MachineMachine /stream - tagged with society en-us LifePress <![CDATA[When The World Isn’t Designed for Our Bodies | The New Yorker]]>

“What Can a Body Do? How We Meet the Built World,” a new book by the artist and design researcher Sara Hendren, opens with a challenge. A curator named Amanda has come to Hendren’s classroom at the Olin College of Engineering, where the author teaches courses on technology and disability.

Sat, 05 Sep 2020 08:13:14 -0700
<![CDATA[‘Collapse of civilisation is the most likely outcome’: top climate scientists – Voice of Action]]>

Australia’s top climate scientist says “we are already deep into the trajectory towards collapse” of civilisation, which may now be inevitable because 9 of the 15 known global climate tipping points that regulate the state of the planet have been activated.

Tue, 30 Jun 2020 19:13:15 -0700
<![CDATA[BBC - Future - How Western civilisation could collapse]]>

The political economist Benjamin Friedman once compared modern Western society to a stable bicycle whose wheels are kept spinning by economic growth.

Mon, 24 Apr 2017 08:01:34 -0700
<![CDATA[The Collective Intelligence of Women Could Save the World - Future of Life Institute]]>

Neil deGrasse Tyson was once asked about his thoughts on the cosmos. In a slow, gloomy voice, he intoned, “The universe is a deadly place. At every opportunity, it’s trying to kill us. And so is Earth. From sinkholes to tornadoes, hurricanes, volcanoes, tsunamis.

Fri, 09 Dec 2016 11:21:26 -0800
<![CDATA[Does climate change make it immoral to have kids? | Dave Bry | Opinion | The Guardian]]>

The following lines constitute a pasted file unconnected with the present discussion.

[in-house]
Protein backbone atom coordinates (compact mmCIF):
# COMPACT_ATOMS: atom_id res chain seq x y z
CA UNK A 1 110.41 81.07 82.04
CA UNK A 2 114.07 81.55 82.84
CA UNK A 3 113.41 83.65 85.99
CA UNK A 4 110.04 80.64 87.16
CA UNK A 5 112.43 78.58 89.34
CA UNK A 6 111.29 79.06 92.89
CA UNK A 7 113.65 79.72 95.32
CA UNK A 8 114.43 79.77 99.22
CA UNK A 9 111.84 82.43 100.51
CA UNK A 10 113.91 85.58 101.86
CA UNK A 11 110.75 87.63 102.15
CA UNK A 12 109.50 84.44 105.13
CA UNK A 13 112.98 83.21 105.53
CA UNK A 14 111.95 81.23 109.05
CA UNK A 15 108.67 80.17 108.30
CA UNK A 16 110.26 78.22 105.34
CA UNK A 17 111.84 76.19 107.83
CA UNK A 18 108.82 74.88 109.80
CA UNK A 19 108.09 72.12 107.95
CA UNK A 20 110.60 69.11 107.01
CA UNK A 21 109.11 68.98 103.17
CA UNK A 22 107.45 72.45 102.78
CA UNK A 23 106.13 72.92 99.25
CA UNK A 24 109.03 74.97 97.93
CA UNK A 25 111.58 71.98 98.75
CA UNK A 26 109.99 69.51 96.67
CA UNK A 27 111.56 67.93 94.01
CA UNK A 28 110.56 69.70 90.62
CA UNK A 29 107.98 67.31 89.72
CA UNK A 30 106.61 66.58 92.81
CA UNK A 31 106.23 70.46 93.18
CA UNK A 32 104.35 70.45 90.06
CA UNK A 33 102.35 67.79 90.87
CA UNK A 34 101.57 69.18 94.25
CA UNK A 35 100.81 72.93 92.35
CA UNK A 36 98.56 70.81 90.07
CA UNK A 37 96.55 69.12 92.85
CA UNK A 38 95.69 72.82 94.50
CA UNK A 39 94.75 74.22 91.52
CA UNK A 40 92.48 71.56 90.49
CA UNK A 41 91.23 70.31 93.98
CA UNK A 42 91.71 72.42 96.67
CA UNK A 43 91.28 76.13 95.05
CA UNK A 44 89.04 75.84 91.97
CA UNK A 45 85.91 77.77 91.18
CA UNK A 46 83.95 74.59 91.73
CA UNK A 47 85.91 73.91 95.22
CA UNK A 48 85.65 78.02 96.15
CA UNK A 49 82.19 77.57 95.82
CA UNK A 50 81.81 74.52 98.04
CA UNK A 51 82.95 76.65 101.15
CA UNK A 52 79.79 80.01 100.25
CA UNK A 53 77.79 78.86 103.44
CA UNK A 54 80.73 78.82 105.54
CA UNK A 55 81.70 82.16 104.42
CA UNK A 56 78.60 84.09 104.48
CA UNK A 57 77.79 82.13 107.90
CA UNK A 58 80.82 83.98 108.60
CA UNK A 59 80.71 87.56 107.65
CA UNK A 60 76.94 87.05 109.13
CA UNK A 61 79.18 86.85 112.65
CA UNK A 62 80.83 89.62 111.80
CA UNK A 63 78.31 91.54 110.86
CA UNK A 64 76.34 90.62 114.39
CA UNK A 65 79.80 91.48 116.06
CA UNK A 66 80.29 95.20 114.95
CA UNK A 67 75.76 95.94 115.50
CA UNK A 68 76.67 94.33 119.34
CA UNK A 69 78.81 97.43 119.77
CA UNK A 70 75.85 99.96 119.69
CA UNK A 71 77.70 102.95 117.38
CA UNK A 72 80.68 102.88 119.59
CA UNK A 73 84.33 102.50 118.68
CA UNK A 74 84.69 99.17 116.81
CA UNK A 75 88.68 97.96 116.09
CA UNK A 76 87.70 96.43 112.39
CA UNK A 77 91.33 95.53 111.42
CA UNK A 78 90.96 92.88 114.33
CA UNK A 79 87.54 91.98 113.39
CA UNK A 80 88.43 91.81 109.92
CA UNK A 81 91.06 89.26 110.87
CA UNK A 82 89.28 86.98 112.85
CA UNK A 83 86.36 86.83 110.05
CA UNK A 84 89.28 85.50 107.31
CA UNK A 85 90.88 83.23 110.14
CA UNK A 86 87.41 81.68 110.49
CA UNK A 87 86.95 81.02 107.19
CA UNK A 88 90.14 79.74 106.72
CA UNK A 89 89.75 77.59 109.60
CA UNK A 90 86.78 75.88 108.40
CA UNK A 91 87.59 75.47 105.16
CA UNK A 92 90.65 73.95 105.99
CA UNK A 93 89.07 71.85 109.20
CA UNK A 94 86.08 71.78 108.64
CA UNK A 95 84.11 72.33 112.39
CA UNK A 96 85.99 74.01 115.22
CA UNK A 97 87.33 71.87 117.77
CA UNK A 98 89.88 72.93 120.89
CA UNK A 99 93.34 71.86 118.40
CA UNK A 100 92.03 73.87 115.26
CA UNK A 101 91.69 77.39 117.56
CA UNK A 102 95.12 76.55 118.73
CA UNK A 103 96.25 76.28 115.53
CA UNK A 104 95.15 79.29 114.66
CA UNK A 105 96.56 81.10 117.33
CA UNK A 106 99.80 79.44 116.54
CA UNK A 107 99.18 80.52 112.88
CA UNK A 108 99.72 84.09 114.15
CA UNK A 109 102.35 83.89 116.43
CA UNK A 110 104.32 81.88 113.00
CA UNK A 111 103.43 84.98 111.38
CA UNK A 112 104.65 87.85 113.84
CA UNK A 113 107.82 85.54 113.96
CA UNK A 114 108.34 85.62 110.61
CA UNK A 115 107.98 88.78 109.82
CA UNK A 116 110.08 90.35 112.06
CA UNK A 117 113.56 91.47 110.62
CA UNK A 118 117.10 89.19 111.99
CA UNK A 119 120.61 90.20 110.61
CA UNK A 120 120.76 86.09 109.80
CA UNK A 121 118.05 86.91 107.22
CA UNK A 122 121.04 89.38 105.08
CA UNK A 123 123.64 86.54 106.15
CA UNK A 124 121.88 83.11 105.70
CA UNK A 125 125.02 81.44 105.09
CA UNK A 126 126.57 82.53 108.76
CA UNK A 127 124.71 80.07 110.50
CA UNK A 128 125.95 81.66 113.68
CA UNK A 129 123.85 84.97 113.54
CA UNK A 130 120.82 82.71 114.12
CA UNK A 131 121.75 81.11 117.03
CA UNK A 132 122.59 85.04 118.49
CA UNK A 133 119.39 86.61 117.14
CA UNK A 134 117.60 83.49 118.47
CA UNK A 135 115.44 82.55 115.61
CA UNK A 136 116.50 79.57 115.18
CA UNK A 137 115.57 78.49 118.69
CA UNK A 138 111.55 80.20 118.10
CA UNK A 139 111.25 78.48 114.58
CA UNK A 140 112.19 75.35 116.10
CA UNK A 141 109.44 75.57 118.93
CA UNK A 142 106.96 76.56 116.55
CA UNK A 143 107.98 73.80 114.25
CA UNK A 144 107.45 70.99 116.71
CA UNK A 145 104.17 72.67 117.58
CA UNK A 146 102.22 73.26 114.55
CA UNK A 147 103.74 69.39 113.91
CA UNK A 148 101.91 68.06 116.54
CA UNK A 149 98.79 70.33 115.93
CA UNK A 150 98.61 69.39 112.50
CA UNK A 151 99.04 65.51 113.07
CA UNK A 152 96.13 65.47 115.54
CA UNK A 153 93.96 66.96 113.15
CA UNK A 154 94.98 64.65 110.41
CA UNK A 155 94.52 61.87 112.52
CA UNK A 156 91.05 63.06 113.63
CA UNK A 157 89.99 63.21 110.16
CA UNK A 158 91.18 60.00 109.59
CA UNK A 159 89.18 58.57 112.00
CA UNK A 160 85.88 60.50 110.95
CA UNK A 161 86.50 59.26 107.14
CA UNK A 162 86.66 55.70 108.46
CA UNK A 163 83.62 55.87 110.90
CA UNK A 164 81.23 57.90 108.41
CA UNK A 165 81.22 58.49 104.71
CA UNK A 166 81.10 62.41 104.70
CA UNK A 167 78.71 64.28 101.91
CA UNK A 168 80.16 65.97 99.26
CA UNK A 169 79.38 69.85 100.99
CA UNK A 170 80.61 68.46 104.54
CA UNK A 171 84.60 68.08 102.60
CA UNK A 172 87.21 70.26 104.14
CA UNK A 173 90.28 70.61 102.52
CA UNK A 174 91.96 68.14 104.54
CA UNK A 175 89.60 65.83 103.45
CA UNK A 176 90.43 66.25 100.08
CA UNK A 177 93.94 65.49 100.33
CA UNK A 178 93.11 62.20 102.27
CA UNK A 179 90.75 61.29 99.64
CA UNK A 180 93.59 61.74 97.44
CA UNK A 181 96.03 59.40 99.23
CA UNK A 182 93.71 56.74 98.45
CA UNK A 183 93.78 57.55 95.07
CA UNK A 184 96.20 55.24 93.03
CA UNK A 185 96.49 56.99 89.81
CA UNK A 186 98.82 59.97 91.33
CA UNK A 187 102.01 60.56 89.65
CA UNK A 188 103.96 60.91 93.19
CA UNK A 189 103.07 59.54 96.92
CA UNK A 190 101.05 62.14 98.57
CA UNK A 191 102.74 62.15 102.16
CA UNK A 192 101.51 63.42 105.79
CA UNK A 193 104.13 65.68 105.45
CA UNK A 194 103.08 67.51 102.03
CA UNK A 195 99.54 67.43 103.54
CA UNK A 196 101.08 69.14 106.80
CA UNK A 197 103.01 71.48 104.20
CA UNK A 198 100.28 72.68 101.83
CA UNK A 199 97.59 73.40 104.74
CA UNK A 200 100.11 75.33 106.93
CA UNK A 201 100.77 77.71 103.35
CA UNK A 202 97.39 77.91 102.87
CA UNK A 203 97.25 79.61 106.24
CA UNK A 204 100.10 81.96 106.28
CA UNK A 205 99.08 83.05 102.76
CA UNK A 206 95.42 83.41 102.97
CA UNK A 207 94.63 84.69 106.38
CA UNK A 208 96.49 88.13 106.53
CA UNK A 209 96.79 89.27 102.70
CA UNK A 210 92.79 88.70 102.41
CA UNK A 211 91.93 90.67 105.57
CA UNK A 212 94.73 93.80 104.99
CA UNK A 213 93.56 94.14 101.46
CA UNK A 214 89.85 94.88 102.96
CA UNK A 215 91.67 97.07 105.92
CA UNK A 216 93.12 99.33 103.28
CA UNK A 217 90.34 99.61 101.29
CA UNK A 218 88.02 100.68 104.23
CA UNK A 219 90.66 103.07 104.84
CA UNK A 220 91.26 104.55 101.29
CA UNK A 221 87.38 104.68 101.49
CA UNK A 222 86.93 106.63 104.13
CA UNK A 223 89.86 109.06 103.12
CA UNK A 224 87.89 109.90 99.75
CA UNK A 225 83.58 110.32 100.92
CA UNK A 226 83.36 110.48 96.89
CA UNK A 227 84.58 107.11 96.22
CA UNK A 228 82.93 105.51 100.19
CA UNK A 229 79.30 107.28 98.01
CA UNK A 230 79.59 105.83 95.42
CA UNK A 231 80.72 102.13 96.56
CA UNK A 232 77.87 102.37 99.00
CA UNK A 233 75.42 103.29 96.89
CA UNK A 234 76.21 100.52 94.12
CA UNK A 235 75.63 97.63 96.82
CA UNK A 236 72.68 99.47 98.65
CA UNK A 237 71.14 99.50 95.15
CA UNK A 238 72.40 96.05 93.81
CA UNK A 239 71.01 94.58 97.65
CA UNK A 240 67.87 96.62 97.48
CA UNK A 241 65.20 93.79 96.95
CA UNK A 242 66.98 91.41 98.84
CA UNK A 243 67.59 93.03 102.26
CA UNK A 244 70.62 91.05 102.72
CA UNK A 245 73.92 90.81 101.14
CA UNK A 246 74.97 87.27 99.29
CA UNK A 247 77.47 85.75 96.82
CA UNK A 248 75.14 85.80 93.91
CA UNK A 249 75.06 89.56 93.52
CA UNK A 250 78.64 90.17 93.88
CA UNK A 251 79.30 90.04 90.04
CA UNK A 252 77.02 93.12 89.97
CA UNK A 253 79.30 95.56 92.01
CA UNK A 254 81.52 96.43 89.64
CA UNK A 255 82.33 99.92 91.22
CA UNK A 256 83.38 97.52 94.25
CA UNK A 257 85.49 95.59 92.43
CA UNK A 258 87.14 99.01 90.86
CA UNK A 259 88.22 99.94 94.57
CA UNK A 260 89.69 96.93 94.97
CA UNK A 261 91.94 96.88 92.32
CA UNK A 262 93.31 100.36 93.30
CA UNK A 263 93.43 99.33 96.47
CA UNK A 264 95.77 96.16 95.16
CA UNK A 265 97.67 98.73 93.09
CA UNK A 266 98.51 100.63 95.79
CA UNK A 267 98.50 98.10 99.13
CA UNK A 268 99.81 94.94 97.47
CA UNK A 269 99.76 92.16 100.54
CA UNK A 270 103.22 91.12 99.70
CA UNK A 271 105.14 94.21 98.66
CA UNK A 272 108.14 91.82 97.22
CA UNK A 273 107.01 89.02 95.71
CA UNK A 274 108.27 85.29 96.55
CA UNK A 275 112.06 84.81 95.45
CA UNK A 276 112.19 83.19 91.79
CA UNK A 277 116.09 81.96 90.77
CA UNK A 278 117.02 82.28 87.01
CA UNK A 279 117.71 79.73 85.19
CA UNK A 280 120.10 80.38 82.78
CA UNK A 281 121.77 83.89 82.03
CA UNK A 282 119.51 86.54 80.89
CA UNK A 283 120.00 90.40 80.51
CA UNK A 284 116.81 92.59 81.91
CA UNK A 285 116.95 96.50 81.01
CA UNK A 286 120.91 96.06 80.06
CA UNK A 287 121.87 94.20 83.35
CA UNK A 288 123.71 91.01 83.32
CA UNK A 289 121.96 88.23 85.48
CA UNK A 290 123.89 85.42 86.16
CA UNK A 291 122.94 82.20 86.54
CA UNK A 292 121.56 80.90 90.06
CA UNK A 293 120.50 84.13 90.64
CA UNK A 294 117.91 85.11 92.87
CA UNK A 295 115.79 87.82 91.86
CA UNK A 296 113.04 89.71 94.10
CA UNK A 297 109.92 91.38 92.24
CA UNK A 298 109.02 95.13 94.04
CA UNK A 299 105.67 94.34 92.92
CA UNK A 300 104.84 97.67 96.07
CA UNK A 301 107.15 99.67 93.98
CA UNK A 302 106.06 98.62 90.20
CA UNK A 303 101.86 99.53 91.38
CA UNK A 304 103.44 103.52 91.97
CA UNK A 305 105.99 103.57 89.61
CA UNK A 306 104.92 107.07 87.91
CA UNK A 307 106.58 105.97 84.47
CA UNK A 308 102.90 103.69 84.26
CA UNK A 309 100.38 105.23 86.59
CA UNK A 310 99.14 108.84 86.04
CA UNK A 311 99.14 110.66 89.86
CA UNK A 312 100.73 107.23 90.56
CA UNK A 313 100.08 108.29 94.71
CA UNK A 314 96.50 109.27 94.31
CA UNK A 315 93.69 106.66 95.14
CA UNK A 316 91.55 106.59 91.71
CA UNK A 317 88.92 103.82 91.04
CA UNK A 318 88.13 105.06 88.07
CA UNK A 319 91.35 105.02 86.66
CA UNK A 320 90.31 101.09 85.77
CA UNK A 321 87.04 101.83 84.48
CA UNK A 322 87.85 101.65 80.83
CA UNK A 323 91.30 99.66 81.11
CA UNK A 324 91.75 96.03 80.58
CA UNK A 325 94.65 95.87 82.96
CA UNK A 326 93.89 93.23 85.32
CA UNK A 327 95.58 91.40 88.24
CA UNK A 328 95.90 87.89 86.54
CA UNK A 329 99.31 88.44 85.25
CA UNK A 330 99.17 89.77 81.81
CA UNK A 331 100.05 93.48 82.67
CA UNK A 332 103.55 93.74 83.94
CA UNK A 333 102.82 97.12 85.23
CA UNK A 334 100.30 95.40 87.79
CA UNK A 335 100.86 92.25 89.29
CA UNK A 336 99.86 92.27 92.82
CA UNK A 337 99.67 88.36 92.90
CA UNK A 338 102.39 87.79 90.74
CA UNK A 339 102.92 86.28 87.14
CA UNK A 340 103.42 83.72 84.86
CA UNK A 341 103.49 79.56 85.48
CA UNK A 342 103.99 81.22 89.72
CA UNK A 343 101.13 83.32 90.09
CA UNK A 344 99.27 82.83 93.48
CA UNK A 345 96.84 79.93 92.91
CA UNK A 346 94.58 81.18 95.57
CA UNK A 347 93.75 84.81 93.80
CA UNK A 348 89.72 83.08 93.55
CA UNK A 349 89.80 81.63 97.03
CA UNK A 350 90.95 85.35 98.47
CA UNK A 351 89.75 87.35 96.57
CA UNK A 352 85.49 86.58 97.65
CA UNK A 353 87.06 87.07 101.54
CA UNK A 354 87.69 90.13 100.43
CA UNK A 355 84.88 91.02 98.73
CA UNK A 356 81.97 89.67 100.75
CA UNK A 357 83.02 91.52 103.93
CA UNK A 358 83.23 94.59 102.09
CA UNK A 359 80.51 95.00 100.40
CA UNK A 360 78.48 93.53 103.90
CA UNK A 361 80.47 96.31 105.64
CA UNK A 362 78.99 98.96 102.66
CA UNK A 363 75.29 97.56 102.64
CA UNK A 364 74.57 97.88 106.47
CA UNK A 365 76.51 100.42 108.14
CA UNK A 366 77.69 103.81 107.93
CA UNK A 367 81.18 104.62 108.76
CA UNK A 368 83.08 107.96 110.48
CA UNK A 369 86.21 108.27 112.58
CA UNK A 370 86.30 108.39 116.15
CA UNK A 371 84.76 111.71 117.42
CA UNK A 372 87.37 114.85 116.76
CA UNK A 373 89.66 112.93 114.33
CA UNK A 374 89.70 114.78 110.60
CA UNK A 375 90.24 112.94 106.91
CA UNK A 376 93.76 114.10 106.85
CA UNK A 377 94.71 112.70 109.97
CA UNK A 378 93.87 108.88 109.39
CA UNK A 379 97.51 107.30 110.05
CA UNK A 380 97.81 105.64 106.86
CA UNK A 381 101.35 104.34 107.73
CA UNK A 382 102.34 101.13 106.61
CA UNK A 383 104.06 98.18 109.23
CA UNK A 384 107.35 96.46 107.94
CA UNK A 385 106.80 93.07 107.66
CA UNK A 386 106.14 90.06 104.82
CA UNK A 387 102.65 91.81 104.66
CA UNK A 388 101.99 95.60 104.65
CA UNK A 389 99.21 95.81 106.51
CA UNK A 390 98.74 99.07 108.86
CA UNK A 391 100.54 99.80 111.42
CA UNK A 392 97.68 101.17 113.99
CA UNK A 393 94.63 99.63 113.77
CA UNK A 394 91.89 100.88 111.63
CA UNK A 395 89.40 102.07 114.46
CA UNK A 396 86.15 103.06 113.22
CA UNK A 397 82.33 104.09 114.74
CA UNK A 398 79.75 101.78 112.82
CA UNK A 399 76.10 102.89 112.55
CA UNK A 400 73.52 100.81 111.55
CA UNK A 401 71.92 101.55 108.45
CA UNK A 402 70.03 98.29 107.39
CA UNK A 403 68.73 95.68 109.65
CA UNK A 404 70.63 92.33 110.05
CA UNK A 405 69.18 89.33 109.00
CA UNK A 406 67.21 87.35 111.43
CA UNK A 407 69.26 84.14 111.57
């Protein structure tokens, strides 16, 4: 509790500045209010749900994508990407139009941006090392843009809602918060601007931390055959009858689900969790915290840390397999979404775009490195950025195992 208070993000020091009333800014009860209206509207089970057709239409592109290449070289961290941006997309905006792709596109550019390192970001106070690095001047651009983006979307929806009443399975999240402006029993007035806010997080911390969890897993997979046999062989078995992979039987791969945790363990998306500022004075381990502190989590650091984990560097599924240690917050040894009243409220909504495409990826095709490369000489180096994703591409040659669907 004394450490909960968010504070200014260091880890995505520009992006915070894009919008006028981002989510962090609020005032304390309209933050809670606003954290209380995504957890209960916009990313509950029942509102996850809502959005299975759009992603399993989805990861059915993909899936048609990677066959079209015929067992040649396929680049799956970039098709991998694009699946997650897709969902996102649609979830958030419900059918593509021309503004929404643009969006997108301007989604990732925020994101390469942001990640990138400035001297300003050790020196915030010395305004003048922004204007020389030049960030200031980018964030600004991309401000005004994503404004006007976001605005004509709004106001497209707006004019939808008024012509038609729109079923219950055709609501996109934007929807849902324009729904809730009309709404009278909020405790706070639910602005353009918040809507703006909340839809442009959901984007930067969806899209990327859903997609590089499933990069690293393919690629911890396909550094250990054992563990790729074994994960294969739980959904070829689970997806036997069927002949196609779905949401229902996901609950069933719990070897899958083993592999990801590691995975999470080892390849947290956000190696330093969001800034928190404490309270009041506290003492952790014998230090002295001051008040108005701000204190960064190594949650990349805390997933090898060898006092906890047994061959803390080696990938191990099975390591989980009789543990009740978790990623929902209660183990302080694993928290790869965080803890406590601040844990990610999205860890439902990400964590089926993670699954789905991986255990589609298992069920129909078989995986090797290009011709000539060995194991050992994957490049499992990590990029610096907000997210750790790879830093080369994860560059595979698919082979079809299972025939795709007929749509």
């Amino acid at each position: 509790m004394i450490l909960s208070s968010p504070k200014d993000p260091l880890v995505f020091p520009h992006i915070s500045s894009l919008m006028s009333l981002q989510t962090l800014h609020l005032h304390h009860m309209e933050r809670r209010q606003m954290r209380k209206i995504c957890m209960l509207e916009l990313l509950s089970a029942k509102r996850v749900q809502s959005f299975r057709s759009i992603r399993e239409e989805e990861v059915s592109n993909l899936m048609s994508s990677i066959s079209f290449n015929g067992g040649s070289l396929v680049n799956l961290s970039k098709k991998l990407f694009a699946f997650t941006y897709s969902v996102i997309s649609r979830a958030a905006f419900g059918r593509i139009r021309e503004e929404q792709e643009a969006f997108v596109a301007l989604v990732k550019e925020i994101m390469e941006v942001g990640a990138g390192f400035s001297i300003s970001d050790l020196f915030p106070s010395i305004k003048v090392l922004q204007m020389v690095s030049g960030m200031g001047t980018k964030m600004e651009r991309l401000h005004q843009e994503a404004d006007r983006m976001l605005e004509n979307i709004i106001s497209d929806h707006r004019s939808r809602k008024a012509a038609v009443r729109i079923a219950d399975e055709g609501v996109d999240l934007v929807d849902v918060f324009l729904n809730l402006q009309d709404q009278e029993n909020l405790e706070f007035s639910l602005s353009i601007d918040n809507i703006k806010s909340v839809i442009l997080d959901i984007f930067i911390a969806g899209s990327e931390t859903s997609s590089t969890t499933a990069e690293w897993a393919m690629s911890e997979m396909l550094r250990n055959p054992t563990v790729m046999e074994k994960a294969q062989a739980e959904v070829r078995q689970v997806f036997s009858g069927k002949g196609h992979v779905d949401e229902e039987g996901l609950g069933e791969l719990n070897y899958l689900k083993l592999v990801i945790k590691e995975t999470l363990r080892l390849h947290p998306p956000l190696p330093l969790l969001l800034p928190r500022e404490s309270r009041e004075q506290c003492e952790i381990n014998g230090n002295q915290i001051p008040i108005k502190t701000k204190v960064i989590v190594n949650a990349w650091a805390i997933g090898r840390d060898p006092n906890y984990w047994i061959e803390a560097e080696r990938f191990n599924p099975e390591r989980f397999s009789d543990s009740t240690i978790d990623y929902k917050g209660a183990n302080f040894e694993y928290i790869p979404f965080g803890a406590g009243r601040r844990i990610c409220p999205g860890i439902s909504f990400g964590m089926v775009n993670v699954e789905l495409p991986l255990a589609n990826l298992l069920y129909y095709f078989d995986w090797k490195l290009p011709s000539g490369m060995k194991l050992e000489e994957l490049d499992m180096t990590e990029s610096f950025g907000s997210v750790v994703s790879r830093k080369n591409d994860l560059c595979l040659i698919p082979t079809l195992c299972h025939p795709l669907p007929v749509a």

Bringing children into a disintegrating environment used to be a theoretical fear. Now it’s a very real one The decision whether or not to have a child is one of the bigger ones a person will make in life – often the biggest.

Sun, 17 Apr 2016 06:02:54 -0700
<![CDATA[How to Make a Bot That Isn't Racist | Motherboard]]>

Really, really racist. The thing is, this was all very much preventable. I talked to some creators of Twitter bots about @TayandYou, and the consensus was that Microsoft had fallen far below the baseline of ethical botmaking.

Thu, 31 Mar 2016 02:36:50 -0700
<![CDATA[The end of progress | New Philosopher]]>

David C. Wood is W. Alton Jones Professor of Philosophy and Professor of European Studies at Vanderbilt University. Interview by Zan Boag, editor of New Philosopher. Zan Boag: Contemporary society places great weight on the importance of progress and growth.

Tue, 26 May 2015 05:08:23 -0700
<![CDATA[Turing Test success marks milestone in computing history]]>

An historic milestone in artificial intelligence set by Alan Turing - the father of modern computer science - has been achieved at an event organised by the University of Reading.

Wed, 29 Apr 2015 16:19:44 -0700
<![CDATA[12 Futuristic Forms of Government That Could One Day Rule the World]]>

As history has repeatedly shown, political systems come and go. Given our rapid technological and social advances, it's a trend we can expect to continue. Here are 12 extraordinary — and even frightening — ways our governments could be run in the future.

Thu, 22 Jan 2015 00:55:59 -0800
<![CDATA[Use of The City as a metaphor for the Internet/Web]]>